Consent for publication

Not applicable.

Competing interests

The authors declare no competing interests.

Additional information

Publisher’s Note

Springer Nature remains neutral with regard to jurisdictional claims in published maps and institutional affiliations.

Supplementary Information

Additional file 1.

 Questionnaire.

Rights and permissions

Open Access This article is licensed under a Creative Commons Attribution 4.0 International License, which permits use, sharing, adaptation, distribution and reproduction in any medium or format, as long as you give appropriate credit to the original author(s) and the source, provide a link to the Creative Commons licence, and indicate if changes were made. The images or other third party material in this article are included in the article's Creative Commons licence, unless indicated otherwise in a credit line to the material. If material is not included in the article's Creative Commons licence and your intended use is not permitted by statutory regulation or exceeds the permitted use, you will need to obtain permission directly from the copyright holder. To view a copy of this licence, visit http://creativecommons.org/licenses/by/4.0/. The Creative Commons Public Domain Dedication waiver (http://creativecommons.org/publicdomain/zero/1.0/) applies to the data made available in this article, unless otherwise stated in a credit line to the data.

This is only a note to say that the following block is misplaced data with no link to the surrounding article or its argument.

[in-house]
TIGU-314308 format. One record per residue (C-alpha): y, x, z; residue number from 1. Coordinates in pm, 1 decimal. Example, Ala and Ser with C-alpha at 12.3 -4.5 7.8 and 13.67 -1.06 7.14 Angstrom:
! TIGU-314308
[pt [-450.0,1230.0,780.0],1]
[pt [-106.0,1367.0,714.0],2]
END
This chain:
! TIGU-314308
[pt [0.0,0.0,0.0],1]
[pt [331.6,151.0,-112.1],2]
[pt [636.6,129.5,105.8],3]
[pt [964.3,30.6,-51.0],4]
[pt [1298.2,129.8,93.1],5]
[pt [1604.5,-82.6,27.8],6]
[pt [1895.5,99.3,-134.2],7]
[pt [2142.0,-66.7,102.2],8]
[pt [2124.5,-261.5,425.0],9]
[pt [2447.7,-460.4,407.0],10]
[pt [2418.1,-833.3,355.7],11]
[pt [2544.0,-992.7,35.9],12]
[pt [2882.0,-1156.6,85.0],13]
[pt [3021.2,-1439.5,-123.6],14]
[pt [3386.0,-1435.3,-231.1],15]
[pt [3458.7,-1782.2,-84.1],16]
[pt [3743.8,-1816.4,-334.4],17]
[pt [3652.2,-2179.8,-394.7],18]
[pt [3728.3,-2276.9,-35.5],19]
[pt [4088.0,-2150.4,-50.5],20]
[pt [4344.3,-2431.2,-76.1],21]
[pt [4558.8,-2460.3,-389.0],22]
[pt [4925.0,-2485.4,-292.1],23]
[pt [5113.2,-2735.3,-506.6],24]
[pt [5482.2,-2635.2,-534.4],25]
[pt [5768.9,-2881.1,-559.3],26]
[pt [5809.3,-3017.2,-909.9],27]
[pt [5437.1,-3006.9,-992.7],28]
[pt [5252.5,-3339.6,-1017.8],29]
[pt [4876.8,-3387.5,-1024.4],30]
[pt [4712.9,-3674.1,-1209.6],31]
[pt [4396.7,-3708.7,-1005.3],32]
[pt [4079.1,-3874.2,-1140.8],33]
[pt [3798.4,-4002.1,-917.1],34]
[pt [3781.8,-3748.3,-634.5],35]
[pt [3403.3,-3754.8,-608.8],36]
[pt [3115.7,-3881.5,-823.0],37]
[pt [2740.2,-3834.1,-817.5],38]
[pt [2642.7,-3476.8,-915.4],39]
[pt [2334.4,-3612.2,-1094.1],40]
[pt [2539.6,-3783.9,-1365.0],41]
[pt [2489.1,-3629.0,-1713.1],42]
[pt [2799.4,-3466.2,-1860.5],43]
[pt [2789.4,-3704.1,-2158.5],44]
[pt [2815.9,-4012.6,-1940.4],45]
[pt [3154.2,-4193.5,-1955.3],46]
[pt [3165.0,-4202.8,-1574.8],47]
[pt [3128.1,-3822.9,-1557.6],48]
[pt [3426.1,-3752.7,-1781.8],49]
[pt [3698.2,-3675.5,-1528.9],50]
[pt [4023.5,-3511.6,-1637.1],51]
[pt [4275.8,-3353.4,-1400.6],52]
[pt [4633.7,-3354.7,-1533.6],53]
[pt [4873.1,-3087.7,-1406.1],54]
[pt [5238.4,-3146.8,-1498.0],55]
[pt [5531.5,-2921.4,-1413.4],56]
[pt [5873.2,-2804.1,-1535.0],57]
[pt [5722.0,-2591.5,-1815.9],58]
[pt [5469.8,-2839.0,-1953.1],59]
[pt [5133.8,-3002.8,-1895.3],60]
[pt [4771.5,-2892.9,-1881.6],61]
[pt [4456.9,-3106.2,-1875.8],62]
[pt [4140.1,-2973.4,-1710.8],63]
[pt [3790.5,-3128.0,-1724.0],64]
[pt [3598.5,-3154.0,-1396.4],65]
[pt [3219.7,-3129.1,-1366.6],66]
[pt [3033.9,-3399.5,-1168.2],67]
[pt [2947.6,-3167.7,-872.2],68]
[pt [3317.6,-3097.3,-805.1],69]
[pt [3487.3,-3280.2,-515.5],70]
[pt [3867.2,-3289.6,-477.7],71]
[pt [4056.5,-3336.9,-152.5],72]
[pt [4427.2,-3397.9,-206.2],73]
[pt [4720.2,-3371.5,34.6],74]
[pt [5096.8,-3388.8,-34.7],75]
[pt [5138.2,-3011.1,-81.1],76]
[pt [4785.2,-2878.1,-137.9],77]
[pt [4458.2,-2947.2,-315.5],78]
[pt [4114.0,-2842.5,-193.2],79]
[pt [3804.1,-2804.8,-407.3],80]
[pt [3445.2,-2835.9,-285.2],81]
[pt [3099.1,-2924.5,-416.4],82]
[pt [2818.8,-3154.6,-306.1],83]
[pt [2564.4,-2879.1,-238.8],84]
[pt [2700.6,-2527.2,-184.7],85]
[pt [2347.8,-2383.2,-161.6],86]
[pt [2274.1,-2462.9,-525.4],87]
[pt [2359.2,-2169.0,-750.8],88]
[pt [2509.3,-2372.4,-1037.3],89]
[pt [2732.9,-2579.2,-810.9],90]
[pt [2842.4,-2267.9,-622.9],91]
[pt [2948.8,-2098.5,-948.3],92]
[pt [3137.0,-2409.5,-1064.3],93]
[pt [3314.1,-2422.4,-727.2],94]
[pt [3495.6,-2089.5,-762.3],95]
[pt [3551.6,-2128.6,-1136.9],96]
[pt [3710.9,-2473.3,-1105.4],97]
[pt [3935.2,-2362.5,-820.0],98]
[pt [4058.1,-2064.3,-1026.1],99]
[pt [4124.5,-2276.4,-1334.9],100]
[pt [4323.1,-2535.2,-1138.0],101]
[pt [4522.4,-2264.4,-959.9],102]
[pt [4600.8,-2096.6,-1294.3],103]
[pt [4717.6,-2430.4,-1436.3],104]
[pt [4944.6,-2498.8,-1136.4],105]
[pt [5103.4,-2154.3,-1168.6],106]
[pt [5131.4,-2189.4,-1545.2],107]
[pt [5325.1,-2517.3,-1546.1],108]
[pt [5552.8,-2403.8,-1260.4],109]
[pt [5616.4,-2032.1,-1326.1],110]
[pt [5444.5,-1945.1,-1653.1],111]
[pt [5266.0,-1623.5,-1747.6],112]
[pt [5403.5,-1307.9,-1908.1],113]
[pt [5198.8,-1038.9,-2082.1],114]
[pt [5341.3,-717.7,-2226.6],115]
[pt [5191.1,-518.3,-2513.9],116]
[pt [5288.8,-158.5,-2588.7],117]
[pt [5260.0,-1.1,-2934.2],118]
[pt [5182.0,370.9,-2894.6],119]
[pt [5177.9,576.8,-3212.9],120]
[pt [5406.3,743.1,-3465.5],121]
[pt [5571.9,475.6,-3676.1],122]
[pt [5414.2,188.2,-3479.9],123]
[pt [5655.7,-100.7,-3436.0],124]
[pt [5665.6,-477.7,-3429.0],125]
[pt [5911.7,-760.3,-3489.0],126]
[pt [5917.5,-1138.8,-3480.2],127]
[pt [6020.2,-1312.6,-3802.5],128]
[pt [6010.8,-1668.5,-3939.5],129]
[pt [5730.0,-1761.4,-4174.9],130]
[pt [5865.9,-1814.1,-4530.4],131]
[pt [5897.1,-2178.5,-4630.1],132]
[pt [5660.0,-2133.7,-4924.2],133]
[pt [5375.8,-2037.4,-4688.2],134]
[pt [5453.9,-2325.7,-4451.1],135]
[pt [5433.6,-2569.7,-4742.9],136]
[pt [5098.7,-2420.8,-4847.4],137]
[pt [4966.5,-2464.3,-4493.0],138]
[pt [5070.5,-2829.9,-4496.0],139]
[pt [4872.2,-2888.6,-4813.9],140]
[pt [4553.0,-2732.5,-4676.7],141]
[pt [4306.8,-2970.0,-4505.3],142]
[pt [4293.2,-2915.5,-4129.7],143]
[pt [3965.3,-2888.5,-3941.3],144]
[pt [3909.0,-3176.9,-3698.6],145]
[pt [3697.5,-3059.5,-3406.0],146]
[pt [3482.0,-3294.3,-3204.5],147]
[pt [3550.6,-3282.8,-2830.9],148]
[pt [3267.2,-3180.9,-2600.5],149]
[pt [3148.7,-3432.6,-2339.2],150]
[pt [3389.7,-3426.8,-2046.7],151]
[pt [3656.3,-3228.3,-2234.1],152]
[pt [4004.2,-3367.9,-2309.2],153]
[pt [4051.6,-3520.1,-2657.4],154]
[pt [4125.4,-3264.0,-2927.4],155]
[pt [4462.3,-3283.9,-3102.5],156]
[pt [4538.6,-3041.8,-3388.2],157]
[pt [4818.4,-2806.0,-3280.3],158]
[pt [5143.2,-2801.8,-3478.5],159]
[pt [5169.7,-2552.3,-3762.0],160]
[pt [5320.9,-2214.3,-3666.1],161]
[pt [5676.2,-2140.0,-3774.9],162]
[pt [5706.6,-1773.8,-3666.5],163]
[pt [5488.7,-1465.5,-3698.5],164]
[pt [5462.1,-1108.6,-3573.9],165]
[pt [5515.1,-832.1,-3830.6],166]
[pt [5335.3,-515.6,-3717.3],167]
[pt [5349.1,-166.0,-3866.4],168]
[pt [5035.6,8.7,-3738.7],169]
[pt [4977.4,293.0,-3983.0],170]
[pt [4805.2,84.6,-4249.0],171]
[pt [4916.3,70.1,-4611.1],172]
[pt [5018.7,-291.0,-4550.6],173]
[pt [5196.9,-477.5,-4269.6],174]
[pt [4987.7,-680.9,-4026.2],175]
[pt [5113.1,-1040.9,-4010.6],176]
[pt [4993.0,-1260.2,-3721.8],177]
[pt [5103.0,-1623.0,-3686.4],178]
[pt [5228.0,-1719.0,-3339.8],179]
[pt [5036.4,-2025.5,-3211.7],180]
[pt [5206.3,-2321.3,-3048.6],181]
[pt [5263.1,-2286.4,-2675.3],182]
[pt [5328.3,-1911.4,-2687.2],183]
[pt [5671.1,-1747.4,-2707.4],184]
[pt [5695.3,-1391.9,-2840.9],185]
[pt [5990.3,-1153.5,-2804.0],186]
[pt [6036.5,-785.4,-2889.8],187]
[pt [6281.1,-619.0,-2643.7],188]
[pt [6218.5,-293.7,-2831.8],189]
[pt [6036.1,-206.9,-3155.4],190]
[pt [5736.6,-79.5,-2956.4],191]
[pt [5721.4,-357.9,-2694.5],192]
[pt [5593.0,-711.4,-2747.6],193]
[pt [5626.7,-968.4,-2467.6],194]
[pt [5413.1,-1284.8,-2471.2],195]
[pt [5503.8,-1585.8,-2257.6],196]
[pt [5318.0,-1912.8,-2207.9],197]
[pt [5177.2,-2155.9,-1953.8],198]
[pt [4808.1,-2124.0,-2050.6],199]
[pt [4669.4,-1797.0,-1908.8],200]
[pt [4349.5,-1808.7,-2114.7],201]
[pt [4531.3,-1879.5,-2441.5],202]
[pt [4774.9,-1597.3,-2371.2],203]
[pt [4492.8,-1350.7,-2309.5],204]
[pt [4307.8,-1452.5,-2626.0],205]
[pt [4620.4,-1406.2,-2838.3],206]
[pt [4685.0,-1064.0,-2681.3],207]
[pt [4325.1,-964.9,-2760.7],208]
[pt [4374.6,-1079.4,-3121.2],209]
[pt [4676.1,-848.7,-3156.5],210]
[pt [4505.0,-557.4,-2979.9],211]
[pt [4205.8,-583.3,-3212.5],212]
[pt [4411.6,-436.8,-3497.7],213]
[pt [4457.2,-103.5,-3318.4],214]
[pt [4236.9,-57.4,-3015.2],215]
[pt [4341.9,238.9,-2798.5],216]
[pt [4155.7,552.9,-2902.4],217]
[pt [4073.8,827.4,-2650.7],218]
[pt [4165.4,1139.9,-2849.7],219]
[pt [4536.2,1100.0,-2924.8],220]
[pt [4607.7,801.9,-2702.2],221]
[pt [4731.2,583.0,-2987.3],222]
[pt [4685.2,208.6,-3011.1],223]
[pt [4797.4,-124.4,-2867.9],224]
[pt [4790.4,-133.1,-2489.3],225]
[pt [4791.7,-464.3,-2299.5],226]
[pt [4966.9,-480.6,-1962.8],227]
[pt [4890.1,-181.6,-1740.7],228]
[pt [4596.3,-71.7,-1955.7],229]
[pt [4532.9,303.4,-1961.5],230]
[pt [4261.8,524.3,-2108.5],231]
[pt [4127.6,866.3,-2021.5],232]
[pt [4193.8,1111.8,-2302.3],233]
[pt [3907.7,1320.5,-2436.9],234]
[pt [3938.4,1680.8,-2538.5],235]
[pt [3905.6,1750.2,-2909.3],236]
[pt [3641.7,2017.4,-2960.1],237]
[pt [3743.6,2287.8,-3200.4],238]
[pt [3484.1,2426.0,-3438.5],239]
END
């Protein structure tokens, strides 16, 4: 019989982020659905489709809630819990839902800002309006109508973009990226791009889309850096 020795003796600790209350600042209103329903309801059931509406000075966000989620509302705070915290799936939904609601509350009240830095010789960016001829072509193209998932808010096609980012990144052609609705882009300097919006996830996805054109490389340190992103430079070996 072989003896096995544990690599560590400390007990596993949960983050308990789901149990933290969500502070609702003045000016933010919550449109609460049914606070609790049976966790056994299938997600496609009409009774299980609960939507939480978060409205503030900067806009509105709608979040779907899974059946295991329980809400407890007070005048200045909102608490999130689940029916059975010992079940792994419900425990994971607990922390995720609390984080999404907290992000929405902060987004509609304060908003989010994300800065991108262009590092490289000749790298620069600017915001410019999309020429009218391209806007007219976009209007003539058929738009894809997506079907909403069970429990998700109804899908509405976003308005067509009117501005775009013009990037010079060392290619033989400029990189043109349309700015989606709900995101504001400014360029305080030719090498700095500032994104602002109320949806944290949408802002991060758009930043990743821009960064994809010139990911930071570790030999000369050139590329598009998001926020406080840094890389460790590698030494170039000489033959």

Reprints and permissions

About this article

Check for updates. Verify currency and authenticity via CrossMark

Cite this article

Mohammed, A.A.A., Osman, M.M., Ali, M.M.M. et al. Social networking and fear of missing out (FOMO) among medical students at University of Khartoum, Sudan 2021. BMC Psychol 11, 422 (2023). https://0-doi-org.brum.beds.ac.uk/10.1186/s40359-023-01403-z

Download citation

  • Received:

  • Accepted:

  • Published:

  • DOI: https://0-doi-org.brum.beds.ac.uk/10.1186/s40359-023-01403-z

Keywords